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For the past month, people around the world have watched in horror as Russia invaded and attacked Ukraine, viewing the horrific bombings of civilians and thousands of women and children fleeing to safety across the borders to Poland and Hungary. Particularly in the U.S., where divisions in opinion are more common than not, there’s been almost universal support for Ukraine as it faces down Russia in this conflict. And with that support of course has also come condemnation of Putin, Russia and even Russian brands and citizens. Not only have most major U.S. brands, including Starbucks, McDonalds, Apple and Amazon, shuttered operations in and sales to Russia, a backlash against all Russian products and even people of Russian descent has ignited.
But for companies — particularly tech companies with substantial engineering staff based in or recruited from Eastern Europe — this anti-Russian sentiment is resulting in some dangerous workplace conflict. It’s not uncommon in Silicon Valley startups and big tech behemoths to have teams of developers comprised of both Ukrainians and Russians on the same project or division. And in some cases, speculation about someone’s ethnic background is causing rifts, suspicion and general workplace unrest among employees.
Same old story, new ethnic group: The in-group, out-group conundrum
People are predictable. Twenty years ago, Middle Eastern terrorists attacked the Twin Towers in New York City, killing thousands of people. And for the next several years, Middle Easterners experienced a barrage of harassment in their workplaces, communities and societies all over the world. There were countless workplace examples of employees calling co-workers terrorists, and of Middle Easterners being physically and verbally assaulted based solely on their national origin.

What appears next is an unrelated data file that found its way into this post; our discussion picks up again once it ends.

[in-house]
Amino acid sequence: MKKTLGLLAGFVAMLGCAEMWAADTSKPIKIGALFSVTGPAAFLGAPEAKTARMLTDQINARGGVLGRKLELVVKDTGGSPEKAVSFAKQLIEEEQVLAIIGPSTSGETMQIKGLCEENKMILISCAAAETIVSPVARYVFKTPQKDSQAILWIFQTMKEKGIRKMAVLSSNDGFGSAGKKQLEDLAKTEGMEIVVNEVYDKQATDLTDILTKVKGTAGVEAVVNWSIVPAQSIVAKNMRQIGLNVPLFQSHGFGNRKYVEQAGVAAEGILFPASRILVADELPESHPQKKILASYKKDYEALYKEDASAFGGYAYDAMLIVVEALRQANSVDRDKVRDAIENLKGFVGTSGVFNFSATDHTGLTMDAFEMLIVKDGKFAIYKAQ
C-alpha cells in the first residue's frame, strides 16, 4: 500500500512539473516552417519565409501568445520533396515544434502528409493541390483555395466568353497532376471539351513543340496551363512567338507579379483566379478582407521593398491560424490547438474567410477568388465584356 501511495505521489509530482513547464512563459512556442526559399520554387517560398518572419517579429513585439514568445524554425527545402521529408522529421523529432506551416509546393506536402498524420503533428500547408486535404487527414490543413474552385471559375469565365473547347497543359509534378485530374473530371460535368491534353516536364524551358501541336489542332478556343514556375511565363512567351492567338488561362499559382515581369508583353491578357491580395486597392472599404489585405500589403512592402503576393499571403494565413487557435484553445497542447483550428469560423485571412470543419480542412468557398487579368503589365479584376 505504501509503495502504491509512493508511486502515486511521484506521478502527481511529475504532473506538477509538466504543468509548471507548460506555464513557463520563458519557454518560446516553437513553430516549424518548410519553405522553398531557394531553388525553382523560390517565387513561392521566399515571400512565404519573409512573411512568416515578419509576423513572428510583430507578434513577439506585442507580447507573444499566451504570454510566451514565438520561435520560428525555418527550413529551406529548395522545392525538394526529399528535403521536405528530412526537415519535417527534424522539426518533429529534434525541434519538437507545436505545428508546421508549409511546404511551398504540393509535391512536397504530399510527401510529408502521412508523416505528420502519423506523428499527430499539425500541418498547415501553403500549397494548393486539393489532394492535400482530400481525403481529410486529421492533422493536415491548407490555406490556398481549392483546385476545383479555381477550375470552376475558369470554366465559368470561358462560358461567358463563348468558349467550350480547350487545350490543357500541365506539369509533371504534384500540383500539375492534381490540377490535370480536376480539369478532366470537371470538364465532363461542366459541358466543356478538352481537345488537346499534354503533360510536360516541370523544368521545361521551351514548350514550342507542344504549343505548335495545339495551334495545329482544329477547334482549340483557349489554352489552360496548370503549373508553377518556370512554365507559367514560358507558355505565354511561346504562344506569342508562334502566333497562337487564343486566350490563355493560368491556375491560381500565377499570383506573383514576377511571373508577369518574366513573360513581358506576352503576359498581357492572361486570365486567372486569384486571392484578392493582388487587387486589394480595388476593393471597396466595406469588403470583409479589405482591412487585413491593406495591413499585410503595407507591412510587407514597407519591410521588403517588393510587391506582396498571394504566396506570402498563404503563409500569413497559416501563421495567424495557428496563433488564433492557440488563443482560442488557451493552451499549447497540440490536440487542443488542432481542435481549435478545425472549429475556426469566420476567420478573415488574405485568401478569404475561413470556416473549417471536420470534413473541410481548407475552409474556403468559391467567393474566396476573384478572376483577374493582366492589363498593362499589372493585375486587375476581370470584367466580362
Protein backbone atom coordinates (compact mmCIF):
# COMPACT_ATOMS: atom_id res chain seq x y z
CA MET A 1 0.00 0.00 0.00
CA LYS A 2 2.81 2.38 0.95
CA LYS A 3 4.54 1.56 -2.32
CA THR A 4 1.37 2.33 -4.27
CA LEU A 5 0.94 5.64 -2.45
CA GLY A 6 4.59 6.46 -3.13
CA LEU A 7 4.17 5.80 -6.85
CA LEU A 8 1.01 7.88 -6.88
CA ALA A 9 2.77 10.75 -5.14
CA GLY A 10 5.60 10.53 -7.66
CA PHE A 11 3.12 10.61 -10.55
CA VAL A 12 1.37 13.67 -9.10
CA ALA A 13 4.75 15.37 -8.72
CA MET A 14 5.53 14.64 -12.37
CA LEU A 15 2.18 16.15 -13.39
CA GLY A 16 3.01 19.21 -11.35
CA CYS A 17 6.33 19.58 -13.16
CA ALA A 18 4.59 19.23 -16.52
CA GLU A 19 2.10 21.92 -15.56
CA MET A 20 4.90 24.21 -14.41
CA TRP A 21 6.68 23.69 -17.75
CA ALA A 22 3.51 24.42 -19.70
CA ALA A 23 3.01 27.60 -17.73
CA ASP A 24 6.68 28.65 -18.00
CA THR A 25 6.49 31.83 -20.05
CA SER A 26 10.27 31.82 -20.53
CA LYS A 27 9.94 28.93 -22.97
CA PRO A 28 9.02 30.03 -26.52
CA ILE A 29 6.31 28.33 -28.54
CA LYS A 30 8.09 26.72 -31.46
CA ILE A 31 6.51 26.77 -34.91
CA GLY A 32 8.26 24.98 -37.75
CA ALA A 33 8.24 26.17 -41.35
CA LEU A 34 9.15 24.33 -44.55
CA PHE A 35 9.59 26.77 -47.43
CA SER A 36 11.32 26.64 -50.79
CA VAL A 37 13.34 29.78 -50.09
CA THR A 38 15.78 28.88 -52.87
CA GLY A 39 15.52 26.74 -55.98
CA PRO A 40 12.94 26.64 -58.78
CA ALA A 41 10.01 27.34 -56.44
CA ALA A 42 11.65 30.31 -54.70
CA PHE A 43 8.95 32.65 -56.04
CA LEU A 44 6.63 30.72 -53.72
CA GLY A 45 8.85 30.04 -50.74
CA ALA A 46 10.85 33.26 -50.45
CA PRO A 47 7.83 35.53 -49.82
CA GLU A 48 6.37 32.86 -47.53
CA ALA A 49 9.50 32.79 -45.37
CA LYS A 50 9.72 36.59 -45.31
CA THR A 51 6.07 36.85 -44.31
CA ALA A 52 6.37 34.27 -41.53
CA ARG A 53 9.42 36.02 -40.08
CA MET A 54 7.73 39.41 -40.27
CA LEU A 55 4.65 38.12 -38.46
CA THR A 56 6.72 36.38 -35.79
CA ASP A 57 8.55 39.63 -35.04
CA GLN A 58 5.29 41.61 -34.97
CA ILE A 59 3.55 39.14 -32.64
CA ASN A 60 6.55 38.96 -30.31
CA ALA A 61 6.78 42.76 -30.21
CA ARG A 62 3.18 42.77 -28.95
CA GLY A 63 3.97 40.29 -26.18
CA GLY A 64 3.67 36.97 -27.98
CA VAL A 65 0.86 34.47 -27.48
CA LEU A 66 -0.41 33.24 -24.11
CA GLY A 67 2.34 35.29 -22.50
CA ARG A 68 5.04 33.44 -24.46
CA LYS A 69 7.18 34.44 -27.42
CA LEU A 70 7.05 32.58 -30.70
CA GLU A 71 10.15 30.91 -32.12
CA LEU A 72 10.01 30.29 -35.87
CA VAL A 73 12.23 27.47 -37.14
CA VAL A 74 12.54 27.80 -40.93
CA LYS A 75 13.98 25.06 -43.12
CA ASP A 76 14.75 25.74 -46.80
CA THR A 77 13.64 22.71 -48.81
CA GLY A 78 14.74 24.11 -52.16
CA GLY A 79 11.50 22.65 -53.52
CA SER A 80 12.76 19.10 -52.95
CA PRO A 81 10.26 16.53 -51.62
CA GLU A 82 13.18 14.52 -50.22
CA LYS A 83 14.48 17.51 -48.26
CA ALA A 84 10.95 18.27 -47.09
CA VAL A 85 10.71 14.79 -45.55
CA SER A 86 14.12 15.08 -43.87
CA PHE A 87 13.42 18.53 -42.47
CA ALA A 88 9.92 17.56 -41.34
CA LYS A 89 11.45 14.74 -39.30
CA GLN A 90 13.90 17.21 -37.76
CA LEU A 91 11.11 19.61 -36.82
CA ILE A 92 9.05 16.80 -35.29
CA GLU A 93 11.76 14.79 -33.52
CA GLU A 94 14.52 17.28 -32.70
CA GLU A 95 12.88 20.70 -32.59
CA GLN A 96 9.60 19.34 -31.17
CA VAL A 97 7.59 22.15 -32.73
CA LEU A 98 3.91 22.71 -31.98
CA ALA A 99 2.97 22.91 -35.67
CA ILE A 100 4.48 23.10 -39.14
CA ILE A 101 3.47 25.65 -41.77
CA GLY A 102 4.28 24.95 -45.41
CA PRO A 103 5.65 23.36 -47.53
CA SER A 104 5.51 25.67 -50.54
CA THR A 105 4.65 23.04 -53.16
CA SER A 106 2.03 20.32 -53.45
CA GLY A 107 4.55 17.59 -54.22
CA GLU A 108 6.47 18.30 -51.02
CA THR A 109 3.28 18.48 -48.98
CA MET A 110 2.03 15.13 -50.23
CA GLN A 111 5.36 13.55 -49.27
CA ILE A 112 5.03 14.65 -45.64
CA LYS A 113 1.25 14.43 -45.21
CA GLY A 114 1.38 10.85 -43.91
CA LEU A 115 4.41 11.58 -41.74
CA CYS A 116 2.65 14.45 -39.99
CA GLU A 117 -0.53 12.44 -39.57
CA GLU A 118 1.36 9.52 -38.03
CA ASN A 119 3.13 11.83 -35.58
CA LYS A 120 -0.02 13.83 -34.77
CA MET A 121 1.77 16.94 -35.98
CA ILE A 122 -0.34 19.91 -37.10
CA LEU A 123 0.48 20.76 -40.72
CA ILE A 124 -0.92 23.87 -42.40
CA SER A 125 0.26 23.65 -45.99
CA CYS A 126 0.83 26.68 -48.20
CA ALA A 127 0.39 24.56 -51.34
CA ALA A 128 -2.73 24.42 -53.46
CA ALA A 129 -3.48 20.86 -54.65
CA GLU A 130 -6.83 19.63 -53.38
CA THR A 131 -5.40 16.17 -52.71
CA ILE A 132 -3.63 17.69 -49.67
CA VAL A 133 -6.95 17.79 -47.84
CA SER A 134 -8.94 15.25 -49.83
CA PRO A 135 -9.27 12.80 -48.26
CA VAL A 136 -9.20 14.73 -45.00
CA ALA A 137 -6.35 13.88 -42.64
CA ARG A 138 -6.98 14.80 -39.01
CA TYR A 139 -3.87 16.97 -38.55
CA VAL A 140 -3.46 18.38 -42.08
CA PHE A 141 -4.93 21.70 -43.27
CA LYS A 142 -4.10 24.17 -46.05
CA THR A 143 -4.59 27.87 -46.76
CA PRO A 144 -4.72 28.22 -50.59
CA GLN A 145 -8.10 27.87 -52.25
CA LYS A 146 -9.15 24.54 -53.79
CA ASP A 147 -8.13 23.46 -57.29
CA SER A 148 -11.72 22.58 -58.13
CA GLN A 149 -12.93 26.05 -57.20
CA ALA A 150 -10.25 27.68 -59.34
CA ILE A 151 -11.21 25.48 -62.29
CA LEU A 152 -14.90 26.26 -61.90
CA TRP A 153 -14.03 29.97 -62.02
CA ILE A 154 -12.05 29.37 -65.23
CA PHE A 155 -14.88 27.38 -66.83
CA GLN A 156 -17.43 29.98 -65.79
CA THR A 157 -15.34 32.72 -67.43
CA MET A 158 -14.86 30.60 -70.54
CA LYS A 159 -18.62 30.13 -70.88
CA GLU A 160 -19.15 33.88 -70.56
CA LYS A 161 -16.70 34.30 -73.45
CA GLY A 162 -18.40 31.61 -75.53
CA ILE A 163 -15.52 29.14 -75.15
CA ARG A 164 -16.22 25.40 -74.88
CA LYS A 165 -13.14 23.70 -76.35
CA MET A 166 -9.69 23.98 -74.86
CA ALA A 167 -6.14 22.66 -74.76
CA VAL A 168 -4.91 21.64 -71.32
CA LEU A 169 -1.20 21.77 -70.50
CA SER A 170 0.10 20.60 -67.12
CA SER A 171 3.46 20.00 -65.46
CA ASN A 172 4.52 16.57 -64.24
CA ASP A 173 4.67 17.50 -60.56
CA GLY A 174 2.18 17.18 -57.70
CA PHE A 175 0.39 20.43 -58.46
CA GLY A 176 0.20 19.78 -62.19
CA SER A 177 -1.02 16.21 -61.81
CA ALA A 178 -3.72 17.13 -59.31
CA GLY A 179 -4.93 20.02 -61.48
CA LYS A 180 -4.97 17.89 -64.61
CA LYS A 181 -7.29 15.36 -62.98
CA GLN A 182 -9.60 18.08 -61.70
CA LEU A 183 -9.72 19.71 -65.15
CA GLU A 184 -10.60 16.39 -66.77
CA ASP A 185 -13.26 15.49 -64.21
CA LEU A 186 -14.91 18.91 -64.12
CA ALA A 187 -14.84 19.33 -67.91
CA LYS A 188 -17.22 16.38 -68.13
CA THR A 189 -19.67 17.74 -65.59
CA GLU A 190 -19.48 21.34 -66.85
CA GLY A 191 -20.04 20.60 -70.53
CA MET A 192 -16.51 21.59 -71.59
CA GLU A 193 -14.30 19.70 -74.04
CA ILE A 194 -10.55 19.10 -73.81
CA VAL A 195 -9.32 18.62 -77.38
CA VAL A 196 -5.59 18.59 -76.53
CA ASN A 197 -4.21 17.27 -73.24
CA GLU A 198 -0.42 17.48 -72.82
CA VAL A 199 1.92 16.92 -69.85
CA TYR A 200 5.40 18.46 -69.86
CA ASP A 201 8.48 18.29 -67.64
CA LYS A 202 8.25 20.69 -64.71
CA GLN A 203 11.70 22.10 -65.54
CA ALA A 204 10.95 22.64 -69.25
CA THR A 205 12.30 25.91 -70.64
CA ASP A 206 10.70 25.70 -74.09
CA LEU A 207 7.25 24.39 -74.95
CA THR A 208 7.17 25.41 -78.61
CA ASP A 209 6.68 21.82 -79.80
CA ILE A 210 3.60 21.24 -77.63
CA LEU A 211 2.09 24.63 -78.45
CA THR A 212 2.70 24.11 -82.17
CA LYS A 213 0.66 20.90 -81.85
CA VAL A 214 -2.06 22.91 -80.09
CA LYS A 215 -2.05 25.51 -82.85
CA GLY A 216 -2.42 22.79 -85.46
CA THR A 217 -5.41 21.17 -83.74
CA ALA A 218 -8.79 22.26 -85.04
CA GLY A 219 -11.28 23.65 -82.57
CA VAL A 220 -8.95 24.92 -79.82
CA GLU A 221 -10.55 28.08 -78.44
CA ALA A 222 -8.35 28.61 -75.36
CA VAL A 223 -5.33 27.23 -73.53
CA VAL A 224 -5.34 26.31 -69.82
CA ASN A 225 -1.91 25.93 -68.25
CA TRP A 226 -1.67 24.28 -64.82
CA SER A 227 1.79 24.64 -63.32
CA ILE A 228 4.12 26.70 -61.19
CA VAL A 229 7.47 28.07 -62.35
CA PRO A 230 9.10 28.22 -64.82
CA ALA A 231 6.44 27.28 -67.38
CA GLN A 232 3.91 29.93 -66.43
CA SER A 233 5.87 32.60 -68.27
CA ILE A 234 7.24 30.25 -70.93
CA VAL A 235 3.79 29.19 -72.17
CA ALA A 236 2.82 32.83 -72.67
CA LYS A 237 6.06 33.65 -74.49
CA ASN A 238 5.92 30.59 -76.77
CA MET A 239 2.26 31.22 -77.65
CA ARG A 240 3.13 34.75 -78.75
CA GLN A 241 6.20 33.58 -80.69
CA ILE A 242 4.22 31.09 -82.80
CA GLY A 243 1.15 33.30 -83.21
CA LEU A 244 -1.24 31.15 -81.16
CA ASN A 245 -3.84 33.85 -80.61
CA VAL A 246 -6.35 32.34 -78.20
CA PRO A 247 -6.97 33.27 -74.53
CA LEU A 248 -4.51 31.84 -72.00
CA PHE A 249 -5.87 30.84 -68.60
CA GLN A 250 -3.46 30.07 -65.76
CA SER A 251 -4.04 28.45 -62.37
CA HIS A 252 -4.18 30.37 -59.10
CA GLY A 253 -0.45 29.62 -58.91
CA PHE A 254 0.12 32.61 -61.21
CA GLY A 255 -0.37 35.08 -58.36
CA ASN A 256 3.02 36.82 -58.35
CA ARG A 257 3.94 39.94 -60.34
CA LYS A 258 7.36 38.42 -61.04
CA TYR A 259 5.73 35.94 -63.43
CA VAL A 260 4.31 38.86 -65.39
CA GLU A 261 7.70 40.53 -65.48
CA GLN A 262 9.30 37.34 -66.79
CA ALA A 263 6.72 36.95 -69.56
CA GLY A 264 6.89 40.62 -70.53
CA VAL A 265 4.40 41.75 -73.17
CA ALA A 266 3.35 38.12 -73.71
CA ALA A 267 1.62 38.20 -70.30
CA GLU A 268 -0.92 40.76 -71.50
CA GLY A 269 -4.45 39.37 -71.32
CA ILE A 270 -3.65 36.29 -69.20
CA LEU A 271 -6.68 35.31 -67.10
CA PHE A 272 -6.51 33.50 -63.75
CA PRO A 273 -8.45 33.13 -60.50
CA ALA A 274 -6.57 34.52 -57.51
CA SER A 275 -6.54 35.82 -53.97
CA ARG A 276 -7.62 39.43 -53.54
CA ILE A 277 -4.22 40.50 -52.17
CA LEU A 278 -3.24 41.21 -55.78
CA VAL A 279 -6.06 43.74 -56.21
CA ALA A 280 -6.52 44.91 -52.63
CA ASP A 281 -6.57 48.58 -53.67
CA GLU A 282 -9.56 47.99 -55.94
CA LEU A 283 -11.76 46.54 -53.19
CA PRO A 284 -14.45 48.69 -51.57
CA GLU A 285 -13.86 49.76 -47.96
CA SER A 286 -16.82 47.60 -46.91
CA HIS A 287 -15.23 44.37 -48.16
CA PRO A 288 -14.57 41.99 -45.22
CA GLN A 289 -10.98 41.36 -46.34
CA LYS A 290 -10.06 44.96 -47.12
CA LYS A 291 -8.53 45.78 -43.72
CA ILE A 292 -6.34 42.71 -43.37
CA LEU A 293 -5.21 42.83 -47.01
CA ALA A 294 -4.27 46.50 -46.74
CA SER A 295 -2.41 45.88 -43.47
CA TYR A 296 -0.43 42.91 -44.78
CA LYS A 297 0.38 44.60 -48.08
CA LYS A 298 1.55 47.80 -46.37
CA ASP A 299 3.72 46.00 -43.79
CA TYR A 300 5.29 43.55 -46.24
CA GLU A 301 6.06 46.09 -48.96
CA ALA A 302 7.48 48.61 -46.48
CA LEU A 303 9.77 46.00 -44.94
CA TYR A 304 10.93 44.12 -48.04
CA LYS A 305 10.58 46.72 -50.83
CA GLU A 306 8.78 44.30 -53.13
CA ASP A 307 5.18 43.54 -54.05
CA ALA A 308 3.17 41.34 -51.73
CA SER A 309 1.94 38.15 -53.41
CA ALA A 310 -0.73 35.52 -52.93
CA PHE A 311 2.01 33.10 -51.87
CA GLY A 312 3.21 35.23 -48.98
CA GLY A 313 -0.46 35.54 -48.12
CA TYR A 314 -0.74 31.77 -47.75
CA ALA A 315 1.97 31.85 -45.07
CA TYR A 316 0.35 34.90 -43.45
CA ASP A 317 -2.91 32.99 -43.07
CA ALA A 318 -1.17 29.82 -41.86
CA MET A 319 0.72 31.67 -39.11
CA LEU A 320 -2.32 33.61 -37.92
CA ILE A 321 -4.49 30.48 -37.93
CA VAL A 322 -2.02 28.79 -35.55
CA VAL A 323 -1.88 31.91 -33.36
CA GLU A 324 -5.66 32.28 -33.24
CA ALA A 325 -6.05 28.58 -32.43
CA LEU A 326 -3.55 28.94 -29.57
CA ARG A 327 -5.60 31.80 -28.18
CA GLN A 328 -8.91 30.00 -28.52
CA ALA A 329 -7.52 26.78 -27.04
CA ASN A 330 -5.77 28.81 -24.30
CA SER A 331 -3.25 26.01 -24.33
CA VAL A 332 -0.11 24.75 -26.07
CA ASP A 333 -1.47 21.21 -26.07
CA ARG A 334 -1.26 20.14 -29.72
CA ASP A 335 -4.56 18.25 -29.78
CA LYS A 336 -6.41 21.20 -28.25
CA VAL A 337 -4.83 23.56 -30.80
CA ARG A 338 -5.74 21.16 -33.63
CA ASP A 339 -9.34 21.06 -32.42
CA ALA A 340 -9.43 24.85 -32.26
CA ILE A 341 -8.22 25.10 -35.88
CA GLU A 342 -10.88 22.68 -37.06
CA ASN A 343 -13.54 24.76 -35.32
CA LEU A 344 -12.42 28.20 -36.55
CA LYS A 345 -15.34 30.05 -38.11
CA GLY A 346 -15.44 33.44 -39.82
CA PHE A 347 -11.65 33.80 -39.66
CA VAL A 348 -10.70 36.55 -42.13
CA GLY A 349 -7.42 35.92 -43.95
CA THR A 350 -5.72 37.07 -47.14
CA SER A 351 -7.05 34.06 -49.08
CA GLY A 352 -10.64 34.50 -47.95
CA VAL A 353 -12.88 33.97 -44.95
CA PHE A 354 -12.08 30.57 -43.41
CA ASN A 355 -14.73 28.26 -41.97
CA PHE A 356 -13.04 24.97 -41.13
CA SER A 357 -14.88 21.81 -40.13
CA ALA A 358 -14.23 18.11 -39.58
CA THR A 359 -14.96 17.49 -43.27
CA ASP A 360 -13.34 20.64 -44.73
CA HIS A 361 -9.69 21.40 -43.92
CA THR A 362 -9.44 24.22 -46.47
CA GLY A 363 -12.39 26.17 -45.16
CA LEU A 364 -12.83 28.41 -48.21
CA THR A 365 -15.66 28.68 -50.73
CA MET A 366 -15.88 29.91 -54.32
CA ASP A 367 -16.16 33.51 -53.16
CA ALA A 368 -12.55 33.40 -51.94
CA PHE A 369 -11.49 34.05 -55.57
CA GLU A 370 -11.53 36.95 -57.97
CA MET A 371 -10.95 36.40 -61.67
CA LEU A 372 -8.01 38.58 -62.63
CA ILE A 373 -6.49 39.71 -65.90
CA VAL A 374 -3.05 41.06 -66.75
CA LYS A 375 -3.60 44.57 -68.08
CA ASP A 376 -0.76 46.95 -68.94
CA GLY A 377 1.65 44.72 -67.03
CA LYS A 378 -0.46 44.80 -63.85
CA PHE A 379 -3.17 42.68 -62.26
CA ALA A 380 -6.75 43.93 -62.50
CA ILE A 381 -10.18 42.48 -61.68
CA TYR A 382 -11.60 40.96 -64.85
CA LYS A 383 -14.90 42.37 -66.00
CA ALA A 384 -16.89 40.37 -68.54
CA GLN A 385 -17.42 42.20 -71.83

With the Russian war on Ukraine, which has already killed thousands, it’s predictable that anyone who looks or sounds Russian is bound to experience similar harassment and aggression. People are scared and angry at Putin’s war crimes and his killing of innocent civilians. When people are angry and scared, they unconsciously react negatively to anyone associated with the group causing their fear, even if that association is nebulous.
Just like 20 years ago, it’s important for all of us to ensure the safety, respect and goodwill towards anyone of Russian descent, or who appears of Russian descent. That means we remind our coworkers and community that Russians throughout the world are not the cause of the war, and even Russians within Russia have no agency to stop this war. People of Russian origin are just as powerless as other communities to stop the war with Ukraine and should be treated with sensitivity and respect.
So what’s a company leader or CHRO to do to foster productive workplace relationships and healthy culture among employees who might be experiencing or exercising bias against Russian-born teammates? Here are a few steps to take.
Understand the importance of in-group/out-group dynamics
First, it’s important to recognize that the dynamic between in-groups and out-groups in the workplace is a huge driver of culture. The 2020 Workplace Culture Report my company produced analyzed data from 40,000 employees. The findings concluded that in-group/out-group dynamics were the biggest cause of workplace culture issues. Employees who reported experiencing being a member of the out group received less empathy and respect from their coworkers. What constitutes an in group or an out group can change depending on the company, the makeup of the workforce or even what’s happening in the news. You’ll never get rid of them altogether. But recognizing their impact on culture, and finding ways to deal with that impact, will help you no matter who’s in or who’s out at any given time.
Start and continue conversations on respect and empathy
Continue engaging and educating your employees on bias and harassment throughout the year using microlearning techniques, discussing it during all hands meetings and sharing real stories and experiences. And keep that conversation going. If the past 24 months have taught us anything, it’s that there will always be global events that can threaten communities, workplaces and culture. So it’s best to constantly have conversation and training to build empathy and respect as skills.
Lead with empathy
More than anything else, business leaders should lead with empathy and understand that employees are impacted by the war in Ukraine differently. Some people might have friends and family in danger. Some might have friends and family in Russia. Others may be worried about the potential for a WWIII. Everyone will have their own perspective and concern, and it’s up to business leaders to model empathy and support for everyone.
Simply reach out
Communicate with your employees. By simply asking how they are feeling and what you can do to offer support, you will make your employees feel heard, supported and respected. People leaders are doing a better job of this now. It’s work that must continue as the latest political/global moment forces new groups of people into the out group.